Sara Delano Moore is an independent mathematics education consultant at SDM Learning. A fourth-generation educator, her work focuses on helping teachers and students understand mathematics as a coherent and connected discipline through the power of deep understanding and multiple representations for learning. Sara has worked as a classroom teacher of mathematics and science in the elementary and middle grades, a mathematics teacher educator, Director of the Center for Middle School Academic Achievement for the Commonwealth of Kentucky, and Director of Mathematics & Science at ETA hand2mind. Her journal articles appear in Mathematics Teaching in the Middle School, Teaching Children Mathematics, Science & Children, and Science Scope.

Table of Contents

List of Figures
List of Videos
About the Teachers Featured in the Videos
Foreword
About the Authors
Acknowledgments
Preface
Chapter 1. Make Learning Visible in Mathematics
Forgetting the Past
What Makes for Good Instruction?
The Evidence Base
Meta-Analyses
Effect Sizes
Noticing What Does and Does Not Work
Direct and Dialogic Approaches to Teaching and Learning
The Balance of Surface, Deep, and Transfer Learning
Surface Learning
Deep Learning
Transfer Learning
Surface, Deep, and Transfer Learning Working in Concert
Conclusion
Reflection and Discussion Questions
Chapter 2. Making Learning Visible Starts With Teacher Clarity
Learning Intentions for Mathematics
Student Ownership of Learning Intentions
Connect Learning Intentions to Prior Knowledge
Make Learning Intentions Inviting and Engaging
Language Learning Intentions and Mathematical Practices
Social Learning Intentions and Mathematical Practices
Reference the Learning Intentions Throughout a Lesson
Success Criteria for Mathematics
Success Criteria Are Crucial for Motivation
Getting Buy-In for Success Criteria
Preassessments
Conclusion
Reflection and Discussion Questions
Chapter 3. Mathematical Tasks and Talk That Guide Learning
Making Learning Visible Through Appropriate Mathematical Tasks
Exercises Versus Problems
Difficulty Versus Complexity
A Taxonomy of Tasks Based on Cognitive Demand
Making Learning Visible Through Mathematical Talk
Characteristics of Rich Classroom Discourse
Conclusion
Reflection and Discussion Questions
Chapter 4. Surface Mathematics Learning Made Visible
The Nature of Surface Learning
Selecting Mathematical Tasks That Promote Surface Learning
Mathematical Talk That Guides Surface Learning
What Are Number Talks, and When Are They Appropriate?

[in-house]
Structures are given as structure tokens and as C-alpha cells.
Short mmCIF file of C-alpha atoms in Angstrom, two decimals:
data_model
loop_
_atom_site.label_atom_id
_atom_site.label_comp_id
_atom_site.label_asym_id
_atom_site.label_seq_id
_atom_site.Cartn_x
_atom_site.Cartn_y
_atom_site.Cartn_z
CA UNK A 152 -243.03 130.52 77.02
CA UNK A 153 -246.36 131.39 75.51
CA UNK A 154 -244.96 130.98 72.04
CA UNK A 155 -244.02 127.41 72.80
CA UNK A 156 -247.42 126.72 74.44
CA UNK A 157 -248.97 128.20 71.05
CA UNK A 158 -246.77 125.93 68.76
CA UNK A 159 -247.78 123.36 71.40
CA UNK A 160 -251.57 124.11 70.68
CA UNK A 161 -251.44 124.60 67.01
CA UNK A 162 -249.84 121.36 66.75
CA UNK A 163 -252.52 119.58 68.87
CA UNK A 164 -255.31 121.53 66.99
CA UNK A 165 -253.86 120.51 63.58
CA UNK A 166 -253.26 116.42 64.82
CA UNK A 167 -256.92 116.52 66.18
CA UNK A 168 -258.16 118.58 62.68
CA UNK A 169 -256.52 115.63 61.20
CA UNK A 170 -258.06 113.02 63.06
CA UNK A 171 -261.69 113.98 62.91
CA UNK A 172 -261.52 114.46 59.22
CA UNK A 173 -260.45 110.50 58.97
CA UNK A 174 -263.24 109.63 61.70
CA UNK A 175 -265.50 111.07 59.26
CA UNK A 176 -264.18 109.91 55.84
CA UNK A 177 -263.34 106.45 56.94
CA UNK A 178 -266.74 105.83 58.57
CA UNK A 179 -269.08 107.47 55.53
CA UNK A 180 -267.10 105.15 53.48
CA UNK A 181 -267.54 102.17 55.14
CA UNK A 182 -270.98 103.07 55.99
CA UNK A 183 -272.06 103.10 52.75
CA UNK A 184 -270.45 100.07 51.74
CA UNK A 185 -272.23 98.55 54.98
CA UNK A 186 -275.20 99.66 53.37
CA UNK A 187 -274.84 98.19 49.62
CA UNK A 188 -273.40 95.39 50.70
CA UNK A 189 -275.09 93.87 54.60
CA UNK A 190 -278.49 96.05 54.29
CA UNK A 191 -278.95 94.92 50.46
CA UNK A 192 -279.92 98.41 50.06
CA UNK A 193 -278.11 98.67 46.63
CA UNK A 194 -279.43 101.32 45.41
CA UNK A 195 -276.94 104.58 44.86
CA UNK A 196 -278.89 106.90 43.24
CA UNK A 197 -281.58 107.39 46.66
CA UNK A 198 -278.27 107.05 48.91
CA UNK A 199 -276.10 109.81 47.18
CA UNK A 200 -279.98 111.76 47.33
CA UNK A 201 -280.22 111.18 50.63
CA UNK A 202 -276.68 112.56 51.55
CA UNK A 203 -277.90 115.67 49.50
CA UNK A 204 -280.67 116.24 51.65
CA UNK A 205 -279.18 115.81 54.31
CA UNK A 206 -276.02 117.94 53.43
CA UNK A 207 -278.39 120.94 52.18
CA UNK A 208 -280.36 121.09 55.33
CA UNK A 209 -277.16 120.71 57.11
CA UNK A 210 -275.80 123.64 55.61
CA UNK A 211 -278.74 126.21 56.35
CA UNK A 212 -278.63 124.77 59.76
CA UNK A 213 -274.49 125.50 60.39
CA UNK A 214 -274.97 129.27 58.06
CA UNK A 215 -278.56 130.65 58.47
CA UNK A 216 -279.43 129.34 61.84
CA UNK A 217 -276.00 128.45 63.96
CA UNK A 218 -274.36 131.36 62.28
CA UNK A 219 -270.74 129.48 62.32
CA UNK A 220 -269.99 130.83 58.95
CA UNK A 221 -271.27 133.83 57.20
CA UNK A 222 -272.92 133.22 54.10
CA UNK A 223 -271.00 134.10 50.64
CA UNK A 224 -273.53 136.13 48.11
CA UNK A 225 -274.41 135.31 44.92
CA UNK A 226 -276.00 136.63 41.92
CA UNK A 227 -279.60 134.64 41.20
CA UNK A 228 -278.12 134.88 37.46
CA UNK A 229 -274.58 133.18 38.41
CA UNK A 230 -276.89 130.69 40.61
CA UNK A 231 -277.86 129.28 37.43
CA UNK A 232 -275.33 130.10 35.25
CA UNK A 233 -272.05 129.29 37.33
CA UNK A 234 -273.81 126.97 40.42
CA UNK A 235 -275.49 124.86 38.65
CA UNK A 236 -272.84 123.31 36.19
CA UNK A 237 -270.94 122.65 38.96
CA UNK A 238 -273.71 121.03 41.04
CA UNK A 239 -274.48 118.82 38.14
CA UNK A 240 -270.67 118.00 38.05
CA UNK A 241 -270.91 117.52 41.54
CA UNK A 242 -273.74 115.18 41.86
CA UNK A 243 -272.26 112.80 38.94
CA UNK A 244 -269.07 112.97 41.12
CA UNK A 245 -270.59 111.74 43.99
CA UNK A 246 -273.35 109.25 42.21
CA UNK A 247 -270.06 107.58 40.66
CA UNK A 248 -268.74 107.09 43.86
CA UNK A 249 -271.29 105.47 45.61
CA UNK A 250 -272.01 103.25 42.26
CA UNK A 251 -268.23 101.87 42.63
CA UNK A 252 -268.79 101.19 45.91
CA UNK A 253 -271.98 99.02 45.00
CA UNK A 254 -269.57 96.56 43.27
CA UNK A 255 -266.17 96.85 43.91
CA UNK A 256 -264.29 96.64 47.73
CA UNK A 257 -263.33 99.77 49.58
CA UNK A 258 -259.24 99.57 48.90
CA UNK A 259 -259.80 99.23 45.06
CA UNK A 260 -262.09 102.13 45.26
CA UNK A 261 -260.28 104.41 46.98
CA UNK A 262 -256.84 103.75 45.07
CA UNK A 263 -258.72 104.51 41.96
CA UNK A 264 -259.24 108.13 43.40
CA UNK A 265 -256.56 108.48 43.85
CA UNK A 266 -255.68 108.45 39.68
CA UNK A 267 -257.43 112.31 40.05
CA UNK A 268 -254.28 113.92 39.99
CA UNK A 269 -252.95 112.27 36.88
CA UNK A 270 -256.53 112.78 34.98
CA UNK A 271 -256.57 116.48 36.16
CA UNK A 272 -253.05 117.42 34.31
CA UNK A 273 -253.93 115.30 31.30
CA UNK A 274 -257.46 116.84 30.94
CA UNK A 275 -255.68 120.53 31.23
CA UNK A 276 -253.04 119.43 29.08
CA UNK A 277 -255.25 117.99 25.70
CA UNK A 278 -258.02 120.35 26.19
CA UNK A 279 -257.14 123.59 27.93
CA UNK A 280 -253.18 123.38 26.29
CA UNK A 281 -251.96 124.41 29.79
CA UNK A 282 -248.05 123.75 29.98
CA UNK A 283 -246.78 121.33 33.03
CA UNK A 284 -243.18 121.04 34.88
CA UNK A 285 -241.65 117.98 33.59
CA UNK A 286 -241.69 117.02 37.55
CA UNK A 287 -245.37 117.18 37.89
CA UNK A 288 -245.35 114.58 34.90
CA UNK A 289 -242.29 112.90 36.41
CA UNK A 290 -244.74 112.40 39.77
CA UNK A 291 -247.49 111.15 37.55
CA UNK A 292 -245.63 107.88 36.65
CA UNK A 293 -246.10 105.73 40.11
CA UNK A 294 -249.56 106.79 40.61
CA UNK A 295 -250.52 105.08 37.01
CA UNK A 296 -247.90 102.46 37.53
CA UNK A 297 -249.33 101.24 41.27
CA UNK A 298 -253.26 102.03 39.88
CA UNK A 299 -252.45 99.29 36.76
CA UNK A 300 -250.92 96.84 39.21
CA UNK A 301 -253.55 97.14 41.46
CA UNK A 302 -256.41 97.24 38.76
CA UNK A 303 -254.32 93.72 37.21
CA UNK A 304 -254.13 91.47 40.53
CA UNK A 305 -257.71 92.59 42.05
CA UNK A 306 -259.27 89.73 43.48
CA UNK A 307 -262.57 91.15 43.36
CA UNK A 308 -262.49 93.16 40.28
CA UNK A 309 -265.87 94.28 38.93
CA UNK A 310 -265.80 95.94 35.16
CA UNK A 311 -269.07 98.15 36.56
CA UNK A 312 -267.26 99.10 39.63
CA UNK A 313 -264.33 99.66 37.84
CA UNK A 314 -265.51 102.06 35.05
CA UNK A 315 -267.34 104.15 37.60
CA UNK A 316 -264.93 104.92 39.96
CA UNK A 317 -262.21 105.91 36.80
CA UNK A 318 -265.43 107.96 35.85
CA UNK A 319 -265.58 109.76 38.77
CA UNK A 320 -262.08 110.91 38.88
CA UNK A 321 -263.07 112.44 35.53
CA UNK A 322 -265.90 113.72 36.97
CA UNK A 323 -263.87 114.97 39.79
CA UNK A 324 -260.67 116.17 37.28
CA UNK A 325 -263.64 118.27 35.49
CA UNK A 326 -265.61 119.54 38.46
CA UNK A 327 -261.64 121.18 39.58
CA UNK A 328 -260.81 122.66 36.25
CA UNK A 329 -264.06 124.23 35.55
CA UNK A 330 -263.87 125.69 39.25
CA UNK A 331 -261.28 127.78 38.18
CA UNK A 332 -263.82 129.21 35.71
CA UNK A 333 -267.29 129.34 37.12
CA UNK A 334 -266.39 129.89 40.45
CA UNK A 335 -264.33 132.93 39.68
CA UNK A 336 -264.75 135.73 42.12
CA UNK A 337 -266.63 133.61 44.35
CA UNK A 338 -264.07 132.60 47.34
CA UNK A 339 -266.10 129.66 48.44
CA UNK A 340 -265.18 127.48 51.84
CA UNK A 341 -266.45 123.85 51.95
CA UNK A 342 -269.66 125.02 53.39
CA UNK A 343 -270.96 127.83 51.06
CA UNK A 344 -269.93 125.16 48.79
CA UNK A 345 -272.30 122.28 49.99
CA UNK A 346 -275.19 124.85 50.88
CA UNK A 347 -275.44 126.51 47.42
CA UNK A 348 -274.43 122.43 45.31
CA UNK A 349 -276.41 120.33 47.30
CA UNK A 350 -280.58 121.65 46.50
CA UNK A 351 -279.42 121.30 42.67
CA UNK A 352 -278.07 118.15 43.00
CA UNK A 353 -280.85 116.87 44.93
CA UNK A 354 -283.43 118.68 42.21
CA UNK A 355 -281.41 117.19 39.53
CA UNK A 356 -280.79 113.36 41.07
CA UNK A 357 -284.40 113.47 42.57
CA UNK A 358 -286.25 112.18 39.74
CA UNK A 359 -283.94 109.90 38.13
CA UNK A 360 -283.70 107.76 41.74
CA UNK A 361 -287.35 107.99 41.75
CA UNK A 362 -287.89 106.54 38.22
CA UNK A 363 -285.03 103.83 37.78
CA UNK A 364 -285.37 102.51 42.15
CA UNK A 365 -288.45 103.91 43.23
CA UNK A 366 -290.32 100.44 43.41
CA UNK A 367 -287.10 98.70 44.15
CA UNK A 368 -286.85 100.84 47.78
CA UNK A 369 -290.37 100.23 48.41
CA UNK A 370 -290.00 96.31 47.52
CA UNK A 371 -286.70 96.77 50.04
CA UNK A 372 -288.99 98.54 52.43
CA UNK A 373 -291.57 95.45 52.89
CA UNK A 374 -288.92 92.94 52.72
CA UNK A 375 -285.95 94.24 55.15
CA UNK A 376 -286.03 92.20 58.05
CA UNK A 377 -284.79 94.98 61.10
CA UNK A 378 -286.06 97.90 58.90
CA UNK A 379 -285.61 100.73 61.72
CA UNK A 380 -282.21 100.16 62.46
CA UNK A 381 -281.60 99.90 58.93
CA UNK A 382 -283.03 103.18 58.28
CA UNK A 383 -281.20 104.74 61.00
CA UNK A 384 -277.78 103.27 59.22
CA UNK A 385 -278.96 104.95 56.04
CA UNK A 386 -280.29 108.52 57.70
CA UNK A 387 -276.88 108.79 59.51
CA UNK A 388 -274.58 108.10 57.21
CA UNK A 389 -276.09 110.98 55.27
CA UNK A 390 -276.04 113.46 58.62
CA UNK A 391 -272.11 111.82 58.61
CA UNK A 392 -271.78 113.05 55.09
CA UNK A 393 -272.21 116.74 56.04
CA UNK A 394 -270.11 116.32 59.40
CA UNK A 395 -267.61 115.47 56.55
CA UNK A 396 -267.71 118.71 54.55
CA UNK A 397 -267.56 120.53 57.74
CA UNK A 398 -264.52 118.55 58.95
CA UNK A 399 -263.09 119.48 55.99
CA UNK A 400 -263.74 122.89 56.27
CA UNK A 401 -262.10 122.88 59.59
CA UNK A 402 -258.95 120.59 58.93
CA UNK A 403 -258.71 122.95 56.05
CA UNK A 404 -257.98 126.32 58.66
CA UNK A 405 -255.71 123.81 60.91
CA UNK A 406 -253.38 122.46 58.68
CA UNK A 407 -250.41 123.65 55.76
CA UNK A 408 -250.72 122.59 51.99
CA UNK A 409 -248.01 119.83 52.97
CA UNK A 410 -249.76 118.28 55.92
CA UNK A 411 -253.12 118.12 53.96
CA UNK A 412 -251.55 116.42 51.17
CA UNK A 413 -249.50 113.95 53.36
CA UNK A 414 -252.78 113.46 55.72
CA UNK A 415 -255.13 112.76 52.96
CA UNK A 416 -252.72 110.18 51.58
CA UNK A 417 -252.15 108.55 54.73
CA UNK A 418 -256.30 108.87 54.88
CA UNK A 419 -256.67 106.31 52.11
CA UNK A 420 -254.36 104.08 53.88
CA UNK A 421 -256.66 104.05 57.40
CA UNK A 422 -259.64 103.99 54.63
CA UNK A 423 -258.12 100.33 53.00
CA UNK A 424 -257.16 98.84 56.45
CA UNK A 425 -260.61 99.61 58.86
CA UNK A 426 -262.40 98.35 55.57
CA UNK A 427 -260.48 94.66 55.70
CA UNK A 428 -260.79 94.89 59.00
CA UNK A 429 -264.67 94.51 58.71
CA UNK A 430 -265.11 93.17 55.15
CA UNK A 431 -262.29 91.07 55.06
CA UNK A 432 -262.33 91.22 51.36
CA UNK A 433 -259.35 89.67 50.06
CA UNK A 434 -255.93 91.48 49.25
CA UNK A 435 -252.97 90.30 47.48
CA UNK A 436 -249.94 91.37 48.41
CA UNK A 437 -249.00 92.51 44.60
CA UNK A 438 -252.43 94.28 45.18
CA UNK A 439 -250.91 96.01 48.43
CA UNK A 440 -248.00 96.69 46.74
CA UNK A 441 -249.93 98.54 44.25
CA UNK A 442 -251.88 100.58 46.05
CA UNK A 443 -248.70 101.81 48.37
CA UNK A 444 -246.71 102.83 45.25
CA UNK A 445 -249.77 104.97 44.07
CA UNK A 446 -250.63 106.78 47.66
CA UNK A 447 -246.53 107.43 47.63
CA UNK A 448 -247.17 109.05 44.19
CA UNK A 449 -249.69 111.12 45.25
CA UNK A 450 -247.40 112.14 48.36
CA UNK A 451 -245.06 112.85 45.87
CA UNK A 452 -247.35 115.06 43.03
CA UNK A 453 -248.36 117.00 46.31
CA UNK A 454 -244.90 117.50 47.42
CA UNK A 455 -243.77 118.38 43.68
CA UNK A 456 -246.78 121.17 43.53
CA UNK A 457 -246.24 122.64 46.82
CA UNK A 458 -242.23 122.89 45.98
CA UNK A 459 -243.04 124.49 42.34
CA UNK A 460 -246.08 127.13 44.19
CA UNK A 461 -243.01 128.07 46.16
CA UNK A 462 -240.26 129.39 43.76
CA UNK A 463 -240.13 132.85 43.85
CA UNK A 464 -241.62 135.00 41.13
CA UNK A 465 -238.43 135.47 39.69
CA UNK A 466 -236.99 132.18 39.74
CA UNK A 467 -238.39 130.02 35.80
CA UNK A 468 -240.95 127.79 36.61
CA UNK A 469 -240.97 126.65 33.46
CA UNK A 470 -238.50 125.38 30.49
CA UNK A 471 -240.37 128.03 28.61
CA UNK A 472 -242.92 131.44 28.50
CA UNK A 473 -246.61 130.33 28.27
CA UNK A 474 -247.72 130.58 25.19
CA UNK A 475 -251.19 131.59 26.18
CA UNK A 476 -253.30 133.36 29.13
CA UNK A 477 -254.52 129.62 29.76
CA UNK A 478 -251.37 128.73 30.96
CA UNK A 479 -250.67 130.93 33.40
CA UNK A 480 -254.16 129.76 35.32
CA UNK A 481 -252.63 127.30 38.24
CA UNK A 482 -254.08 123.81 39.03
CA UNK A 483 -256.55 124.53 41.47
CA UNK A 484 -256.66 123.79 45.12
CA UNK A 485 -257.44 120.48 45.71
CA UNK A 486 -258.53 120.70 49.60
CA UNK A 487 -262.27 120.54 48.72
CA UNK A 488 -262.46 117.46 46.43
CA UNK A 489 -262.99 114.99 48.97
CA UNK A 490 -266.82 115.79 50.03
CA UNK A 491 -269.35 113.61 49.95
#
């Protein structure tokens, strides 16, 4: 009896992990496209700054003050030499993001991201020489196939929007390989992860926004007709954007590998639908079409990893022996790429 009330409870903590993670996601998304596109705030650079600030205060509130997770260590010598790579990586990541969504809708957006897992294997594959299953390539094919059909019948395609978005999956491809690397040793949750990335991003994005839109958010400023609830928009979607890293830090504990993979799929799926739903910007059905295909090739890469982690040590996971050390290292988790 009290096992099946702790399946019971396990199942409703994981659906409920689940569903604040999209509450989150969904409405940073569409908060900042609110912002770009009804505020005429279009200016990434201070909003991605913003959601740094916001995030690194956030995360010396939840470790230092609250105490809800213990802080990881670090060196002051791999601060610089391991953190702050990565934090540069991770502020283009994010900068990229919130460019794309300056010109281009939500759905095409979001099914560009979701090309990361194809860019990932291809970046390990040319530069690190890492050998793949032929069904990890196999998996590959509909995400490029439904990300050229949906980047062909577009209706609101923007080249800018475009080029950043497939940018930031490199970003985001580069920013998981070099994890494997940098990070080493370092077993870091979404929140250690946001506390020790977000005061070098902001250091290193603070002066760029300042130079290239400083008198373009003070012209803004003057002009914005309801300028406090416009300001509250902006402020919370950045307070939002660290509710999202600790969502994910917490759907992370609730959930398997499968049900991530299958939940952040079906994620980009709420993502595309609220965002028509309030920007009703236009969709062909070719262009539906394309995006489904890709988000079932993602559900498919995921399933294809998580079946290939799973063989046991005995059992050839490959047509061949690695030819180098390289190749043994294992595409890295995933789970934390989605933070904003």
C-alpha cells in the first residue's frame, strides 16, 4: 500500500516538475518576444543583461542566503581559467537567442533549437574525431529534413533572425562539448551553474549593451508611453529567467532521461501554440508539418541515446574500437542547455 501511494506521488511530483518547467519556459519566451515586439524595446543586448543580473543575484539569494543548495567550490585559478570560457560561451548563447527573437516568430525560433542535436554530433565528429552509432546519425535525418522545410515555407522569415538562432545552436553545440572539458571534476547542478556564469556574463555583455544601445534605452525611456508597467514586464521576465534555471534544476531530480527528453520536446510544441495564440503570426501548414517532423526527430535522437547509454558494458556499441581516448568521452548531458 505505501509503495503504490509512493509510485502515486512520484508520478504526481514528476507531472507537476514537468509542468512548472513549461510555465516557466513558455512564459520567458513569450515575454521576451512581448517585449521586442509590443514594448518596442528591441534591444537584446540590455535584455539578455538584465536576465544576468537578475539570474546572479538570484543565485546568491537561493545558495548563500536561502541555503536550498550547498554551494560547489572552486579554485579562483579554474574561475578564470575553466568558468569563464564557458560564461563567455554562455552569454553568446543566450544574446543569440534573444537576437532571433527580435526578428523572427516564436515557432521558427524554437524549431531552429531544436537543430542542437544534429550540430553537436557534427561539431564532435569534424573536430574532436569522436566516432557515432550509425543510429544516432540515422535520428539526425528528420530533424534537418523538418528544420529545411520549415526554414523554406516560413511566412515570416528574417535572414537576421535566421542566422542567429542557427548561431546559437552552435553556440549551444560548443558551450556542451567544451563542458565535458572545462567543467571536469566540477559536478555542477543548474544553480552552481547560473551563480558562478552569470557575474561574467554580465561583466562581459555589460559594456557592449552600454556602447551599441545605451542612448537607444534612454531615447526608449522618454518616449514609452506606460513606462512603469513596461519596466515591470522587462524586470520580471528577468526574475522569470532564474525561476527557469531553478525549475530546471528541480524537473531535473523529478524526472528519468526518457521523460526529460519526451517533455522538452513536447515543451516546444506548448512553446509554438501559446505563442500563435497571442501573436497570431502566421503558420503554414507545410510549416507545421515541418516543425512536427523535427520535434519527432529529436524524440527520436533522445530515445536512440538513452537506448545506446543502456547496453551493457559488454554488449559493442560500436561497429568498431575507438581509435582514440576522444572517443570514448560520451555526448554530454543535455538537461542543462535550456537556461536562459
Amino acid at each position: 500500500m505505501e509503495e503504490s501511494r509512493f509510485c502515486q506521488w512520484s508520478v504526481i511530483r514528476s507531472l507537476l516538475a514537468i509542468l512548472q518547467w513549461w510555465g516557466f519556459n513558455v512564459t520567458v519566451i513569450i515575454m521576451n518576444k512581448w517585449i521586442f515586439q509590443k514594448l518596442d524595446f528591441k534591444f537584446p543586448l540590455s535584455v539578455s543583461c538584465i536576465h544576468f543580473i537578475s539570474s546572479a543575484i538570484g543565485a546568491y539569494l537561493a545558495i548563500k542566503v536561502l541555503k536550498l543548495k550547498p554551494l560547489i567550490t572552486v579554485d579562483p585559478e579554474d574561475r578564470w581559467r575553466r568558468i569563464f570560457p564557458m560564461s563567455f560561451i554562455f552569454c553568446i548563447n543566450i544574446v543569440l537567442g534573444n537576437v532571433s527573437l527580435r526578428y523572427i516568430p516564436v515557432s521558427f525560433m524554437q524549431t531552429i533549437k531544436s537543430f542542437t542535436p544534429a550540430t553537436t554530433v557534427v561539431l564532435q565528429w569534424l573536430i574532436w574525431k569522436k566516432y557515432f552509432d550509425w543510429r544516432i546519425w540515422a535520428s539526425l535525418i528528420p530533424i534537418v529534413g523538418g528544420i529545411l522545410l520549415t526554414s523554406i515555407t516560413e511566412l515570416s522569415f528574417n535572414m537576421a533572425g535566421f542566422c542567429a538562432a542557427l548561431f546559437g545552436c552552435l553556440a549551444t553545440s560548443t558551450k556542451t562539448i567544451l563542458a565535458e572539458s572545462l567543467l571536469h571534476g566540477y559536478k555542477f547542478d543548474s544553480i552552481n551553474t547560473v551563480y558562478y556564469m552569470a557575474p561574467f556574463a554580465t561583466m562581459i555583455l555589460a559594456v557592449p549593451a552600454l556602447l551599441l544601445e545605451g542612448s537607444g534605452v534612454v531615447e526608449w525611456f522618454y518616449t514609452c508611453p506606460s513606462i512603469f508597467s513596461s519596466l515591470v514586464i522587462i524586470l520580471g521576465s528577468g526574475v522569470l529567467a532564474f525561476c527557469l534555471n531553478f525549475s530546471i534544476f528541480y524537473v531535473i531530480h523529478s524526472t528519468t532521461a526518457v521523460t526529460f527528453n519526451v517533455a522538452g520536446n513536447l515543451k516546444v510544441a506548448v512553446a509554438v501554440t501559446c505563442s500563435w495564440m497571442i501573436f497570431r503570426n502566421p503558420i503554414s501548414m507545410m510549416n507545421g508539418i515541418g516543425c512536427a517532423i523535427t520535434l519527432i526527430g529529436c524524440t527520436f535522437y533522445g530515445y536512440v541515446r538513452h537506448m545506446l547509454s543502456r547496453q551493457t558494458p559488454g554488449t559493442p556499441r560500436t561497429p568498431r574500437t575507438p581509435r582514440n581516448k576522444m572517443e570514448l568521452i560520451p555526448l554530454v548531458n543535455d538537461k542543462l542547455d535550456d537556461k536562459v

What Is Guided Questioning, and When Is It Appropriate?
What Are Worked Examples, and When Are They Appropriate?
What Is Direct Instruction, and When Is It Appropriate?
Mathematical Talk and Metacognition
Strategic Use of Vocabulary Instruction
Word Walls
Graphic Organizers
Strategic Use of Manipulatives for Surface Learning
Strategic Use of Spaced Practice With Feedback
Strategic Use of Mnemonics
Conclusion
Reflection and Discussion Questions
Chapter 5. Deep Mathematics Learning Made Visible
The Nature of Deep Learning
Selecting Mathematical Tasks That Promote Deep Learning
Mathematical Talk That Guides Deep Learning
Accountable Talk
Supports for Accountable Talk
Teach Your Students the Norms of Class Discussion
Mathematical Thinking in Whole Class and Small Group Discourse
Small Group Collaboration and Discussion Strategies
When Is Collaboration Appropriate?
Grouping Students Strategically
What Does Accountable Talk Look and Sound Like in Small Groups?
Supports for Collaborative Learning
Supports for Individual Accountability
Whole Class Collaboration and Discourse Strategies
When Is Whole Class Discourse Appropriate?
What Does Accountable Talk Look and Sound Like in Whole Class Discourse?
Supports for Whole Class Discourse
Using Multiple Representations to Promote Deep Learning
Strategic Use of Manipulatives for Deep Learning
Conclusion
Reflection and Discussion Questions
Chapter 6. Making Mathematics Learning Visible Through Transfer Learning
The Nature of Transfer Learning
Types of Transfer: Near and Far
The Paths for Transfer: Low-Road Hugging and High-Road Bridging
Selecting Mathematical Tasks That Promote Transfer Learning
Conditions Necessary for Transfer Learning
Metacognition Promotes Transfer Learning
Self-Questioning
Self-Reflection
Mathematical Talk That Promotes Transfer Learning
Helping Students Connect Mathematical Understandings
Peer Tutoring in Mathematics
Connected Learning
Helping Students Transform Mathematical Understandings
Problem-Solving Teaching
Reciprocal Teaching
Conclusion
Reflection and Discussion Questions
Chapter 7. Assessment, Feedback, and Meeting the Needs of All Learners
Assessing Learning and Providing Feedback
Formative Evaluation Embedded in Instruction
Summative Evaluation
Meeting Individual Needs Through Differentiation
Classroom Structures for Differentiation
Adjusting Instruction to Differentiate
Intervention
Learning From What Doesn’t Work
Grade-Level Retention
Ability Grouping
Matching Learning Styles With Instruction
Test Prep
Homework
Visible Mathematics Teaching and Visible Mathematics Learning
Conclusion
Reflection and Discussion Questions
Appendix A. Effect Sizes
Appendix B. Standards for Mathematical Practice
Appendix C. A Selection of International Mathematical Practice or Process Standards
Appendix D- Eight Effective Mathematics Teaching Practices
Appendix E. Websites to Help Make Mathematics Learning Visible
References
Index